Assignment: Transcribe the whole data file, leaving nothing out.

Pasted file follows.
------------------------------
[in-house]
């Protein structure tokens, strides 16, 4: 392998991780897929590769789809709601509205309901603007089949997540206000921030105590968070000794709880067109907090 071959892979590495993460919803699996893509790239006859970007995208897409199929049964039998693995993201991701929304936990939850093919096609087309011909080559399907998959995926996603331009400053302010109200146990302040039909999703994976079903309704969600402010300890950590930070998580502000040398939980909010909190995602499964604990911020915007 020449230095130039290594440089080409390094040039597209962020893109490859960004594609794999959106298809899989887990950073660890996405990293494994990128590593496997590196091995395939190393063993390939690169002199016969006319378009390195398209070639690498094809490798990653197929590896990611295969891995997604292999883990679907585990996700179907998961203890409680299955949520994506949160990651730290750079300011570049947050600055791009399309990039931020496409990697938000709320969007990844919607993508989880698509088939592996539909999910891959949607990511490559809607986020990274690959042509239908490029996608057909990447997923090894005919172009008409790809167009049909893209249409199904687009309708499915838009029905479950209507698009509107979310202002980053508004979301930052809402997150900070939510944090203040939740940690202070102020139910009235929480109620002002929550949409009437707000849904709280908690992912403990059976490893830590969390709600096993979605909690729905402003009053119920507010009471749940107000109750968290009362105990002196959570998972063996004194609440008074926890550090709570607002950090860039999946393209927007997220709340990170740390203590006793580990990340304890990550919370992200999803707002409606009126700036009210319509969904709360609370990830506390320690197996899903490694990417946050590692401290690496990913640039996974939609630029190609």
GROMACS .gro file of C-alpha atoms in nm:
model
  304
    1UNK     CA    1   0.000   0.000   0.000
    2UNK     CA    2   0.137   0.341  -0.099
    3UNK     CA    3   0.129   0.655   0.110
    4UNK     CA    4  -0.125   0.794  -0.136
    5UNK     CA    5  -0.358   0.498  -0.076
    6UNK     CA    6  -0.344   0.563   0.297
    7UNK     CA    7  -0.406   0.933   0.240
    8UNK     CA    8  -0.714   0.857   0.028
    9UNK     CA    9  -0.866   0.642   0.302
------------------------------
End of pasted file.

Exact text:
[in-house]
């Protein structure tokens, strides 16, 4: 392998991780897929590769789809709601509205309901603007089949997540206000921030105590968070000794709880067109907090 071959892979590495993460919803699996893509790239006859970007995208897409199929049964039998693995993201991701929304936990939850093919096609087309011909080559399907998959995926996603331009400053302010109200146990302040039909999703994976079903309704969600402010300890950590930070998580502000040398939980909010909190995602499964604990911020915007 020449230095130039290594440089080409390094040039597209962020893109490859960004594609794999959106298809899989887990950073660890996405990293494994990128590593496997590196091995395939190393063993390939690169002199016969006319378009390195398209070639690498094809490798990653197929590896990611295969891995997604292999883990679907585990996700179907998961203890409680299955949520994506949160990651730290750079300011570049947050600055791009399309990039931020496409990697938000709320969007990844919607993508989880698509088939592996539909999910891959949607990511490559809607986020990274690959042509239908490029996608057909990447997923090894005919172009008409790809167009049909893209249409199904687009309708499915838009029905479950209507698009509107979310202002980053508004979301930052809402997150900070939510944090203040939740940690202070102020139910009235929480109620002002929550949409009437707000849904709280908690992912403990059976490893830590969390709600096993979605909690729905402003009053119920507010009471749940107000109750968290009362105990002196959570998972063996004194609440008074926890550090709570607002950090860039999946393209927007997220709340990170740390203590006793580990990340304890990550919370992200999803707002409606009126700036009210319509969904709360609370990830506390320690197996899903490694990417946050590692401290690496990913640039996974939609630029190609």
GROMACS .gro file of C-alpha atoms in nm:
model
  304
    1UNK     CA    1   0.000   0.000   0.000
    2UNK     CA    2   0.137   0.341  -0.099
    3UNK     CA    3   0.129   0.655   0.110
    4UNK     CA    4  -0.125   0.794  -0.136
    5UNK     CA    5  -0.358   0.498  -0.076
    6UNK     CA    6  -0.344   0.563   0.297
    7UNK     CA    7  -0.406   0.933   0.240
    8UNK     CA    8  -0.714   0.857   0.028
    9UNK     CA    9  -0.866   0.642   0.302